The Chapter 12 debtor who makes preconfirmation payments risks losing the amount of the trustee fee even if the plan is not confirmed. But, this is an unnecessary risk, because Chapter 12 contains no provision requiring the debtor to make payments prior to plan confirmation. . . . In contrast, the provisions of Chapter 13 require the debtor to begin making payments within 30 days after filing the plan. 11 U.S.C. § 1326(a)(1). Yet, this obligation to make preconfirmation payments does not pose a risk to the Chapter 13 debtor. Unlike Chapter 12, if the Chapter 13 plan is not confirmed and the case is dismissed or converted, the standing Chapter 13 trustee is authorized to pay unpaid administrative claims, but she is not authorized to deduct her standing trustee’s percentage fee.7
In some jurisdictions, by local rule or practice, at termination of an unconfirmed case the trustee receives a fixed amount, rather than a percentage of payments received—$25 in some jurisdictions—to defer the expenses of setting up the case, sending notice to creditors, and so forth.8 It seems logical that at least the actual expenses of a standing Chapter 13 trustee are recoverable from funds on hand in an unconfirmed case, but there is no clear path through the Code to this outcome.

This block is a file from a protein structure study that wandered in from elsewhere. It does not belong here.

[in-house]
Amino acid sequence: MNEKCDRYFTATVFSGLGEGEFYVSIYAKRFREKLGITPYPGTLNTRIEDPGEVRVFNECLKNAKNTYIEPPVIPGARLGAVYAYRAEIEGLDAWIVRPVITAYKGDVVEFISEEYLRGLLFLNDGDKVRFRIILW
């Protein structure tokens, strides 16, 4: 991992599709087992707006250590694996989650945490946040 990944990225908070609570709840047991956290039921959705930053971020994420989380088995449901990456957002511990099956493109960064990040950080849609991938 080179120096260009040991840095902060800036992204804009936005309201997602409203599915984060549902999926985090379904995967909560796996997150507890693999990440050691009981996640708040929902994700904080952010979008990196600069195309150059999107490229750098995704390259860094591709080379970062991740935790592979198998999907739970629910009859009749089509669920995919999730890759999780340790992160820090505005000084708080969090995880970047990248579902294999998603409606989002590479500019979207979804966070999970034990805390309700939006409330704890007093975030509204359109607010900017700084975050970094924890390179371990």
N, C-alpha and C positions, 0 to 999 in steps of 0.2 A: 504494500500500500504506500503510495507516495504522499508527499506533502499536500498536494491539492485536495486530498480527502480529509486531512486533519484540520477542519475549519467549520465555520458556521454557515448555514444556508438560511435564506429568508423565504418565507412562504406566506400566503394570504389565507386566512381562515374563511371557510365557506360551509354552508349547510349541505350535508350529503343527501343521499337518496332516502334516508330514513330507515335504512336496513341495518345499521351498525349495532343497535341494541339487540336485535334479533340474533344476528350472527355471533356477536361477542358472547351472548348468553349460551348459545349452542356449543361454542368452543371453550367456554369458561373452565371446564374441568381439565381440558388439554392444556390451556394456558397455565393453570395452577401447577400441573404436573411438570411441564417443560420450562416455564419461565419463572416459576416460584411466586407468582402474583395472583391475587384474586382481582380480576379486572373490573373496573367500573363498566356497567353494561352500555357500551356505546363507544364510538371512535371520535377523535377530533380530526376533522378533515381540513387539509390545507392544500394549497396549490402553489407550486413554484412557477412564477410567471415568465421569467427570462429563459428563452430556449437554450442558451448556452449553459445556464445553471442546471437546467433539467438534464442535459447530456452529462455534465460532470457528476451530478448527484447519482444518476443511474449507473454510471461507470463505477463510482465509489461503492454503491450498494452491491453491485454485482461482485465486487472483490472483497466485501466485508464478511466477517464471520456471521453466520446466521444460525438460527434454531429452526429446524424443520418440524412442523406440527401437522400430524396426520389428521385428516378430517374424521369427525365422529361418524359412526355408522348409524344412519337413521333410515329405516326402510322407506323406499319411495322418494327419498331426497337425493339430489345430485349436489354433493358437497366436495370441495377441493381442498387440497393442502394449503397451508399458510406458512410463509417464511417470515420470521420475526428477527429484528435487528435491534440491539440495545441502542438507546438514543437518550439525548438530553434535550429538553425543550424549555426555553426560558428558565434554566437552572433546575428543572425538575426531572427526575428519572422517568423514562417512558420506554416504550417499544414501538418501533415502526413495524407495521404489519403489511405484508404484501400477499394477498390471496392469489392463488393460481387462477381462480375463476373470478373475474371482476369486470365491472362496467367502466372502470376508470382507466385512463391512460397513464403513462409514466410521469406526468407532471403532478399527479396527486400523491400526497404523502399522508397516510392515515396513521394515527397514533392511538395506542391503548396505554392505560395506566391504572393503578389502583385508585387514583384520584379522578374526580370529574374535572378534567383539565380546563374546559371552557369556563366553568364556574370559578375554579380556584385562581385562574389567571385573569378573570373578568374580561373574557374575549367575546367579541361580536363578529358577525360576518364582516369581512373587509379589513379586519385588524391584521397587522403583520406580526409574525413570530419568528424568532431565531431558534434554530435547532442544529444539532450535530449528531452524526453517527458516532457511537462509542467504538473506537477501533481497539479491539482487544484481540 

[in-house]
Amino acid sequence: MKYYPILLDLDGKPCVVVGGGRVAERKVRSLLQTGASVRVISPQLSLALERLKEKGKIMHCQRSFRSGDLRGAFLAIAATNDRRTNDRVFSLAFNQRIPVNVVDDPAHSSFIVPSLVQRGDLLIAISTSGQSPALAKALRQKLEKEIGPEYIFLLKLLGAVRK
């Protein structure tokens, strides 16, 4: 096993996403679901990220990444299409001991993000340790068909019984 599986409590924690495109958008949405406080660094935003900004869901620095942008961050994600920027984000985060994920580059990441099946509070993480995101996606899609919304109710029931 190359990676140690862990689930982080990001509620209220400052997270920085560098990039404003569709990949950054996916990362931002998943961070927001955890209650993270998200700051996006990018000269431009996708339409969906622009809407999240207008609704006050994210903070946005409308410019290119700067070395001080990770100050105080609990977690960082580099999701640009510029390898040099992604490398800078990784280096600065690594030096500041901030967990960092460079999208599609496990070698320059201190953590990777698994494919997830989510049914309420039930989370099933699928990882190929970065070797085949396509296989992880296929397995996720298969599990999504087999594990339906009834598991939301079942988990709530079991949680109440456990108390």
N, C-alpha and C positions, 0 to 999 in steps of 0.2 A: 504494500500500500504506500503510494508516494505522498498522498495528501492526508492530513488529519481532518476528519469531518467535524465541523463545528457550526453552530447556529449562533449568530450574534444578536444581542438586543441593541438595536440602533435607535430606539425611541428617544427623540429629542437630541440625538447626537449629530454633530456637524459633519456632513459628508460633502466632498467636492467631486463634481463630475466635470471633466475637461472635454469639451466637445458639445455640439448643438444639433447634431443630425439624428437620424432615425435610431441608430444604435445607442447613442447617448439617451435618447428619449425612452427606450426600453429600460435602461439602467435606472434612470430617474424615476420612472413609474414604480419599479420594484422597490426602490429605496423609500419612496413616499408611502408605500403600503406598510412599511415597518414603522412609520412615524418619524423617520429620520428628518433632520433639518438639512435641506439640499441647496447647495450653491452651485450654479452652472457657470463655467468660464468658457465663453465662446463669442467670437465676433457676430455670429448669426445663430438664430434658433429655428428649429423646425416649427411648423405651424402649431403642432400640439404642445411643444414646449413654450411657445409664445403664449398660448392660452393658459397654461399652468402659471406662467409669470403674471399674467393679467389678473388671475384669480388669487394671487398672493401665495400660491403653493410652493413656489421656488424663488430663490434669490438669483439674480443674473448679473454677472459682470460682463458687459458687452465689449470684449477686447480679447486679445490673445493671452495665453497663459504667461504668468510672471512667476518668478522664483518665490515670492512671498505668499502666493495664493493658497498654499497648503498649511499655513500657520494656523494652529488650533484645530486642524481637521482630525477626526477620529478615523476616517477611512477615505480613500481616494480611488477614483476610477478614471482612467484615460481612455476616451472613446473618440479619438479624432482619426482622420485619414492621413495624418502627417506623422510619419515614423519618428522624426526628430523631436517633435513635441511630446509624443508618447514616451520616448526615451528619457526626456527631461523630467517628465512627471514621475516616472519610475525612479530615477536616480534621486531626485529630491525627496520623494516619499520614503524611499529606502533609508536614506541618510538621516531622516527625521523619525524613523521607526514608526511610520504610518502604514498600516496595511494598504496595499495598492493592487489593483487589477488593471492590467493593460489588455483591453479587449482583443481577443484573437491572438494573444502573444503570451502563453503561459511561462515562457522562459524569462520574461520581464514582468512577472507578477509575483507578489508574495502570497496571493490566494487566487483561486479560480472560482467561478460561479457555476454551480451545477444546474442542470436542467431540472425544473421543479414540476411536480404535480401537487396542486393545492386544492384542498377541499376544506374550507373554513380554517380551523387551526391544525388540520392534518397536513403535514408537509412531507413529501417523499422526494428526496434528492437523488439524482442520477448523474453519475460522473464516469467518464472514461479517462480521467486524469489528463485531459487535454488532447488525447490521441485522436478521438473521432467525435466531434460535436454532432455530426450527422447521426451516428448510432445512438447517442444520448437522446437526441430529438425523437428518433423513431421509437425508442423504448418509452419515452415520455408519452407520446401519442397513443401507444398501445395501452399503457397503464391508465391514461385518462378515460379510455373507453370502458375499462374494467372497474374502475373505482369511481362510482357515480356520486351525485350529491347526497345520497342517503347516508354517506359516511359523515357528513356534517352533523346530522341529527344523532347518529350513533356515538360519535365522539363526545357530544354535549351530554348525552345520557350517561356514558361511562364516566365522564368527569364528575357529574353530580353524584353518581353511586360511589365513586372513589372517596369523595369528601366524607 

The reference in § 503(b)(2) to compensation and reimbursement awarded under § 330(a) supports that a Chapter 13 trustee who is not a standing trustee can claim compensation and reimbursement of expenses as administrative expenses in an unconfirmed case. It is at least ironic that there is not also a specific reference to the fees and expenses of a standing trustee under 28 U.S.C. § 586(e) in the description of administrative expenses in § 503.9
Allowance of compensation and expenses of the trustee upon conversion (or dismissal) of a Chapter 13 case is further confused by much dispute whether funds held by the Chapter 13 trustee at conversion (or dismissal) belong to the debtor, are properly distributed to creditors, should be paid over to the Chapter 7 trustee or are subject to exemption in the Chapter 7 case.10
1 See § 293.1 [ Trustee’s Fees and Expenses ] § 136.4 Trustee’s Fees and Expenses before BAPCPA.
3 2001 WL 1538003 (B.A.P. 10th Cir. Dec. 4, 2001) (unpublished).
4 2001 WL 1538003, at *2.
5 11 U.S.C. § 1226(a).
6 11 U.S.C. § 1226(a)(2).
7 2001 WL 1538003, at *2–*3.
8 See In re Doherty, 229 B.R. 461 (Bankr. E.D. Wash. 1999) (At dismissal before confirmation when State of Washington levied on trustee before trustee could return payments to the debtor under § 1326(a)(2), trustee is entitled by local rule to deduct $516 for administrative expenses before paying balance of $9,330 to the state.).
9 See § 293.1 [ Trustee’s Fees and Expenses ] § 136.4 Trustee’s Fees and Expenses before BAPCPA.
10 See §§ 315.1 [ In Cases Filed before October 22, 1994 ] § 143.1 In Cases Filed before October 22, 1994 and 316.1 [ In Cases Filed after October 22, 1994 ] § 143.2 In Cases Filed after October 22, 1994.